This exhibition examined how, after World War I, artists without formal training “crashed the gates” of major museums in the United States, diversifying the art world across lines of race, ethnicity, class, ability, and gender.
Included were over 50 works by celebrated painters such as Horace Pippin, Anna Mary Robertson “Grandma” Moses and John Kane, as well as by fifteen artists who are lesser known now but were recognized in their day, including Josephine Joy, Morris Hirshfield, Lawrence Lebduska, Patrick Sullivan, and others. The exhibition expands upon the High Museum of Art’s curator Katherine Jentleson’s book of the same title (University of California Press, 2020) and will reveal the degree to which the success of self-taught artists in this period was part of the mainstream art world’s ongoing search for “authentically” American art.
Gatecrashers was organized into thematic sections that explore the rise of the self-taught artist in this era:
American Mythologies explores how self-taught artists were celebrated as evidence of a creative excellence that was uniquely American. By virtue of being untrained, these artists were seen as free from the traditions and innovations that had made European artists dominant for centuries. The gatecrashing American artists rose from humble or marginalized beginnings and embraced national symbols in their work, making them more emblematic of core American values than their highly-trained counterparts.
Workers First examines how framing self-taught artists as workers became a powerful component of their popularity during the Depression era, when the idea of the multitasking, practical American had particular resonance. Whether it was John Kane’s labor in the steel furnaces of Pittsburgh, Anna Mary Robertson Moses’s time on the farm, Carlos Dyer’s work as a fisherman, or Morris Hirshfield’s rise through the ranks of Brooklyn’s textile factories, critics noted how these artists’ occupational histories (which were strongly associated with the subjects of their paintings) served as an alternative, nonacademic pipeline helping shape artistic excellence. Many self-taught artists, including Dyer and Josephine Joy, were at some point employed by the Federal Art Project, which underscored the association of art with labor, and thus worthy of the government’s work-relief programs.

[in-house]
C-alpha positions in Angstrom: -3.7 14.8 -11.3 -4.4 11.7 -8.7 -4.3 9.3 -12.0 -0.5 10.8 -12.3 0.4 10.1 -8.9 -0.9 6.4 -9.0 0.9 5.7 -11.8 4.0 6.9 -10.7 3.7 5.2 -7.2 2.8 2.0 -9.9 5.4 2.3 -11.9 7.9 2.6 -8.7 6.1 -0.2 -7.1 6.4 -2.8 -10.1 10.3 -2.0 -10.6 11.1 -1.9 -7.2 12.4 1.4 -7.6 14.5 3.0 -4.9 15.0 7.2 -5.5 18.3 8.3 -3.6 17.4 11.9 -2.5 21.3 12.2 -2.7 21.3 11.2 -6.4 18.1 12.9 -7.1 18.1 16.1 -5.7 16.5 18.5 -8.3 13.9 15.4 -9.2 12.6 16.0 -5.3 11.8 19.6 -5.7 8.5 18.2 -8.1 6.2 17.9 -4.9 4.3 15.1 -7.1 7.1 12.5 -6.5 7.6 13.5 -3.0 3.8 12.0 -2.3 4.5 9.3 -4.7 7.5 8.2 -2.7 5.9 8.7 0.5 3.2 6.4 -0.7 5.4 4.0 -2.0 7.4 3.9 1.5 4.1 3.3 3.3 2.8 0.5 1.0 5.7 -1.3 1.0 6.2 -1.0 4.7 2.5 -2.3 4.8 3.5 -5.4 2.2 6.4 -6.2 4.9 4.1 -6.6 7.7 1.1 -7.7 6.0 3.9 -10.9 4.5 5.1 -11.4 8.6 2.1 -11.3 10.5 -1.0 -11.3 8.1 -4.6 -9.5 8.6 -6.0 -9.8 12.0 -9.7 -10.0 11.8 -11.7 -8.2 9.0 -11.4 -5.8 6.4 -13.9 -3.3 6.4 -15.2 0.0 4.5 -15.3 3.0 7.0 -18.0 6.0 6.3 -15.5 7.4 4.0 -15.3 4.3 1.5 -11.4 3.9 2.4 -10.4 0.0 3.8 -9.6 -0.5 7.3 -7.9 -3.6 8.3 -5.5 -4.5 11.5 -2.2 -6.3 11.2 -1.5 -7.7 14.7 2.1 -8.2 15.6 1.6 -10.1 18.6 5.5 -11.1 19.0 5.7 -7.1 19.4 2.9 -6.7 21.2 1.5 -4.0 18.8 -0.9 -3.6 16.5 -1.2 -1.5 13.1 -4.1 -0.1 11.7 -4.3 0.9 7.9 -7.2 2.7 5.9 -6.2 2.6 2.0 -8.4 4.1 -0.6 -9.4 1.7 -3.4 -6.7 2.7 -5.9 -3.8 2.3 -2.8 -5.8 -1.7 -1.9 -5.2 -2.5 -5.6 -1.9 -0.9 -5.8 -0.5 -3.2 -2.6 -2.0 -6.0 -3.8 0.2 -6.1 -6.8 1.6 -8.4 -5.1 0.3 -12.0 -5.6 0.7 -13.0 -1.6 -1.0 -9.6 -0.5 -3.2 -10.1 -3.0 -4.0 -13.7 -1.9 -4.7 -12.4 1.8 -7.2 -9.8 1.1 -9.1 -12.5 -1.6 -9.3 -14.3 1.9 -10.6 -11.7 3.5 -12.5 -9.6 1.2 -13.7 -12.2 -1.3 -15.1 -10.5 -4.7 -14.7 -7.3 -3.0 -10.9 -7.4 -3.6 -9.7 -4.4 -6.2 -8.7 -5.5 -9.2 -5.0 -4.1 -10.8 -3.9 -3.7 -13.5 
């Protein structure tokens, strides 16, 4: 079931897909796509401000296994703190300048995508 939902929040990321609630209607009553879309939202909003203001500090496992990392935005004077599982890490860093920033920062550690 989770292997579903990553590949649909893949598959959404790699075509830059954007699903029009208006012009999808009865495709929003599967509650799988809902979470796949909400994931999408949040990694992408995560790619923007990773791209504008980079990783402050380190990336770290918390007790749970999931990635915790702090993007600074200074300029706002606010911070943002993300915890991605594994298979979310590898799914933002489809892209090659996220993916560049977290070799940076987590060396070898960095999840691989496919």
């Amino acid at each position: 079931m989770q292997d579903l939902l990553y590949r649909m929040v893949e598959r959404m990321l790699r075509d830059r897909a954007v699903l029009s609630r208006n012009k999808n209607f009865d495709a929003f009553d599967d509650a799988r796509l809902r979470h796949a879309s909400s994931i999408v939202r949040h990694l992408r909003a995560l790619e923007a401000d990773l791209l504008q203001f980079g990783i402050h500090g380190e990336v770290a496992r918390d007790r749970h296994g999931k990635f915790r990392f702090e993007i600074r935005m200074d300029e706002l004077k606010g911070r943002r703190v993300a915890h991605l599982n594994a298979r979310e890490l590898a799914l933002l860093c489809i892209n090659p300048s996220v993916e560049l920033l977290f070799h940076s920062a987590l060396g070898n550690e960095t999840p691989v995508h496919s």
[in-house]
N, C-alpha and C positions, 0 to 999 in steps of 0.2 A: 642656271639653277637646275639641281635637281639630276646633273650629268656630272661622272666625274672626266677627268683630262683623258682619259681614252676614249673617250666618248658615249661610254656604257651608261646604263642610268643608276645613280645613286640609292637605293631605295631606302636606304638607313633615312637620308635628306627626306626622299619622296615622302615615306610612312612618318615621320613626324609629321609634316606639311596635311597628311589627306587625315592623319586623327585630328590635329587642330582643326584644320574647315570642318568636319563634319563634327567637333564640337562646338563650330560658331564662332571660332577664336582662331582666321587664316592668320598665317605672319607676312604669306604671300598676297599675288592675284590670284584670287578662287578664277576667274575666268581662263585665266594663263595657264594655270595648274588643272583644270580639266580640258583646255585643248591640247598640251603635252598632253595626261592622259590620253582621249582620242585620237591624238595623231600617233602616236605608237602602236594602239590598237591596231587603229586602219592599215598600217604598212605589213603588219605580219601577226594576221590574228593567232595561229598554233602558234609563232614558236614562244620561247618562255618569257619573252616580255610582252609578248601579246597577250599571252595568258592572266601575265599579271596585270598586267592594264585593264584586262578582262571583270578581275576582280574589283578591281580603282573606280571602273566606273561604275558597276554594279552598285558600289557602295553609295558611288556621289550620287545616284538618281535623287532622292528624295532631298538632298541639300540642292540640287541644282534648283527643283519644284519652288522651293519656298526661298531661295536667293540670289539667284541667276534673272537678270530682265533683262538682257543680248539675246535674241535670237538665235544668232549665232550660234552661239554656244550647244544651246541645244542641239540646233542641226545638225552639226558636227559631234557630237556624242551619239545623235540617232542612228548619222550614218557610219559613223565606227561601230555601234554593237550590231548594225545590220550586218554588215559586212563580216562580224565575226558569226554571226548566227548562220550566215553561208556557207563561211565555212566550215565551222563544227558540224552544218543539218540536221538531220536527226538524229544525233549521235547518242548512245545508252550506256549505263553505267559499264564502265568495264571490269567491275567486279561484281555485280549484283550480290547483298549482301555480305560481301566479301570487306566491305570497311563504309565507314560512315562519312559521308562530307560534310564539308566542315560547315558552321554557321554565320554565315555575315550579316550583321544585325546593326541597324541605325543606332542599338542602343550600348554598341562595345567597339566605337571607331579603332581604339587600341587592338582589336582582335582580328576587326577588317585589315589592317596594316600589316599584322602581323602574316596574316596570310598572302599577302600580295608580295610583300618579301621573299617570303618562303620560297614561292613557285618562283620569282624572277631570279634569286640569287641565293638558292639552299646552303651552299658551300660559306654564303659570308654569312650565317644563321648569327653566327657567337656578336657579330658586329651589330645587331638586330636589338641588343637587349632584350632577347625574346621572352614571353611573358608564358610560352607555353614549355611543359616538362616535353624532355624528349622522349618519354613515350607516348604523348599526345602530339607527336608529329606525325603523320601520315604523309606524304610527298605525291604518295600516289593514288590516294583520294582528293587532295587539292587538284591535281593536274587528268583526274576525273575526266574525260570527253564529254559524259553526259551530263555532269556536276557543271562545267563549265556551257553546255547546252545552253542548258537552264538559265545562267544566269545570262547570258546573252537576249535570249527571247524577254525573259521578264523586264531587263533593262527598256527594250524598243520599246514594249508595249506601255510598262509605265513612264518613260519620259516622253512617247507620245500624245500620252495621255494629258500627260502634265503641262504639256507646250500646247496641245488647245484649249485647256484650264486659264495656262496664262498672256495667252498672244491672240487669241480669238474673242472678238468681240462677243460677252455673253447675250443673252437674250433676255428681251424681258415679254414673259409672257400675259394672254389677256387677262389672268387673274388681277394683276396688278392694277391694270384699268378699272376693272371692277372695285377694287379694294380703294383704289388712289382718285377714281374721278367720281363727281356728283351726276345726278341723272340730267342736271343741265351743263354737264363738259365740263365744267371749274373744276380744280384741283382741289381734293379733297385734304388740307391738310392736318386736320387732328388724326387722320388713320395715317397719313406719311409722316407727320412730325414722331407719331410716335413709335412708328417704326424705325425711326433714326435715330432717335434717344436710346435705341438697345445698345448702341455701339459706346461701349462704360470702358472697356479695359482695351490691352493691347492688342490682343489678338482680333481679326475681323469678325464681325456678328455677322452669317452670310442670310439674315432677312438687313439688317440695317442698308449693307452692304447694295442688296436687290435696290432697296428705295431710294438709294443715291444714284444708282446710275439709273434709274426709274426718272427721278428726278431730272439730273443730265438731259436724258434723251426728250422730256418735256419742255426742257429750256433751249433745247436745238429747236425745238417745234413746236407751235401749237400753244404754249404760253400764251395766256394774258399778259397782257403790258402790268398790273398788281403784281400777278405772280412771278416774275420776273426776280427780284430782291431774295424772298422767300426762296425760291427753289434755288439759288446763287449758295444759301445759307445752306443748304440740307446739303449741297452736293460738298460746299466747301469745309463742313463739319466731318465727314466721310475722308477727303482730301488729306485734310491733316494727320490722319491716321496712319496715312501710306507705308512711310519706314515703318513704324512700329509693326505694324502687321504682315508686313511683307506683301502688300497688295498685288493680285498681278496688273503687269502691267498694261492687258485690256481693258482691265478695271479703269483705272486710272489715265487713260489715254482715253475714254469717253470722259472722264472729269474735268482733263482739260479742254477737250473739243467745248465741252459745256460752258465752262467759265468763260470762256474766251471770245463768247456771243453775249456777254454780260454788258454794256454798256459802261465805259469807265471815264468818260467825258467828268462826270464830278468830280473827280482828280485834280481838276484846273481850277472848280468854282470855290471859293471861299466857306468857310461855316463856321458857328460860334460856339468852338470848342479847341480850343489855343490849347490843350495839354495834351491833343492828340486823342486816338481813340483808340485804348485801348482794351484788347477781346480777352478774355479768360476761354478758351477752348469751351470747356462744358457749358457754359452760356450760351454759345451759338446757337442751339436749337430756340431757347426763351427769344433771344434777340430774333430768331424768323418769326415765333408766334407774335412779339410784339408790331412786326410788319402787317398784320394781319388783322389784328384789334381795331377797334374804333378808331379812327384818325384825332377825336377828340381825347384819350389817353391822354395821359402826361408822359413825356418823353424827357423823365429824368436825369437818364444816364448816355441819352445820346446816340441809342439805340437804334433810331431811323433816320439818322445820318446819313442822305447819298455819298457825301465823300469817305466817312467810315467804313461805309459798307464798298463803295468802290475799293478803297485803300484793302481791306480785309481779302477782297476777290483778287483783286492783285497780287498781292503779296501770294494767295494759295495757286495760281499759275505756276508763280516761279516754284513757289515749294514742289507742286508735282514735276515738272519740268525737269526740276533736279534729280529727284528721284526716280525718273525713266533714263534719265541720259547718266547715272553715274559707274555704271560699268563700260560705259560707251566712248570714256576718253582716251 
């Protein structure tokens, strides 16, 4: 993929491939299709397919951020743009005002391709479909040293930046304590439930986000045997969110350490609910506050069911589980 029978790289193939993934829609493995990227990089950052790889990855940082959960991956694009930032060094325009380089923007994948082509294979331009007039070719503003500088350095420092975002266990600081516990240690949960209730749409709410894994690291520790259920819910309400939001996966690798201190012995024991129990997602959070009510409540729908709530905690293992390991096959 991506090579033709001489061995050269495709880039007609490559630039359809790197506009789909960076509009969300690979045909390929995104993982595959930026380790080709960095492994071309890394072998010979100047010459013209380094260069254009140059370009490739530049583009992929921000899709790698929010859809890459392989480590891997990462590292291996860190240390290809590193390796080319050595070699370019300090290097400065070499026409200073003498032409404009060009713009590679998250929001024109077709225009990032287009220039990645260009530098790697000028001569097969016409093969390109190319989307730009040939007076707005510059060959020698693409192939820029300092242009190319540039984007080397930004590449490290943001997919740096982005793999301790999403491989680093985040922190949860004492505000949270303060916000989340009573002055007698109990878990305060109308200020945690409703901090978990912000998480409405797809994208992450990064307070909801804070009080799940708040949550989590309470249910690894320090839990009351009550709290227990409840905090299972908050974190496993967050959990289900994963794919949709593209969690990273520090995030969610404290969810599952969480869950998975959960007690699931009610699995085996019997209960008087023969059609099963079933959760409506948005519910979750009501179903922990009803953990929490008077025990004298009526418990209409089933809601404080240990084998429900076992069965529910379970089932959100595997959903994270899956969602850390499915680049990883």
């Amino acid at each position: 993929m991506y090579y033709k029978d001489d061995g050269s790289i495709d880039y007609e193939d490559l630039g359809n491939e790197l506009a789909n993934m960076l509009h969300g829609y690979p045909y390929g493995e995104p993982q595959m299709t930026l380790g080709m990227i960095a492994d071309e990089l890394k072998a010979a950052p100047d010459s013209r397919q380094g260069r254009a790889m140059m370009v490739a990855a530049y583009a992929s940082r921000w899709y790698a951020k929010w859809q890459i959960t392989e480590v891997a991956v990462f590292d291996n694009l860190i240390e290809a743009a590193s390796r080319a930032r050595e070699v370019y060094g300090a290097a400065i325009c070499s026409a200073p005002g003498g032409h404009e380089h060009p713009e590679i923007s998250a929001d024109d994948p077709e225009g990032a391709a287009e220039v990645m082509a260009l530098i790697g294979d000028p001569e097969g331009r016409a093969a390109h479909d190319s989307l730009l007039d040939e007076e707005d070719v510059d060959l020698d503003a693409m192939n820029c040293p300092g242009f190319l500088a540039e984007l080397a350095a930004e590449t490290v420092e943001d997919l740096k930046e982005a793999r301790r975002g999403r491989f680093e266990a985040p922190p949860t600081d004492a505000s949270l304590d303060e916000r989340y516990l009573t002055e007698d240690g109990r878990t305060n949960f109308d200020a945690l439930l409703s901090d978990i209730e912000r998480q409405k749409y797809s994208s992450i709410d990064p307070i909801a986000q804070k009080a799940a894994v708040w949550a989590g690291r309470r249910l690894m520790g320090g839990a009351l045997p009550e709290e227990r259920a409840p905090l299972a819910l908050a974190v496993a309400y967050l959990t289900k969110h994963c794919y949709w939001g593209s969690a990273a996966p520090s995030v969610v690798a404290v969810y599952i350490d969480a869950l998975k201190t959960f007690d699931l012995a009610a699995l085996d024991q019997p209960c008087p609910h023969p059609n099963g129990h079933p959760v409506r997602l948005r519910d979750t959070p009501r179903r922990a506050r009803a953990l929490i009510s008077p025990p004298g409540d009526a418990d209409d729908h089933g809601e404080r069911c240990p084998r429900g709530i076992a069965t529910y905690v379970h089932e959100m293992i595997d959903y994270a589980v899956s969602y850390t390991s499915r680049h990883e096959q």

Negotiating National Identity considers the factors that led to a spirit of multiculturalism in America in the 1930s and 40s: the legacy of the Harlem Renaissance and its continuation as the New Negro Movement, the Federal Art Project’s nondiscrimination policies, and advances in evolutionary science that debunked racial hierarchies and advanced cultural relativism. The success of Horace Pippin in this period—and the way in which he depicted race in his paintings, especially his work that depicts military themes—is one example of how self-taught artists became a diversifying presence in American art. Also achieving recognition were first-generation immigrants who came from countries and religious backgrounds that had been previously reviled by xenophobic Americans. In the years that followed, the category of self-taught art continued to be a place where ethnic and racial diversity succeed, revolutionizing who got to be called an American artist.
Convergence and Divergence with American Modernism explores the ways in which work by self-taught artists in this period both converged with and diverged from American Modernist movements. Alignments in style and subject matter led to exhibitions that integrated self-taught artists’ work with that of their trained peers, as in the Museum of Modern Art’s 1943 exhibition Realists and Magic Realists, which for example featured work by both the self-taught Patrick Sullivan and the highly-trained Ben Shahn. Gatecrashers will likewise display the work of self-taught artists Horace Pippin and Cleo Crawford alongside the academically-trained modernists Archibald Motley and Claude Clark. All four were Black artists who achieved recognition in the pluralistic atmosphere of the period. In the years that followed, however, the enthusiasm for Abstract Expressionism would largely rebuff both the diverse forms of modernism and representational approach that had characterized the interwar period.
The exhibition is organized by the High Museum of Art and curated by Katherine Jentleson, the High Museum of Art’s Curator of Folk and Self-Taught Art.
This project is supported in part by an award from the National Endowment for the Arts and The Dorothea and Leo Rabkin Foundation.
At Brandywine, Gatecrashers is sponsored by Chase.
Additional support is provided by the Matz Family Charitable Fund; Mr. and Mrs. Anson McC. Beard Jr.; and the Fawcett Family Foundation.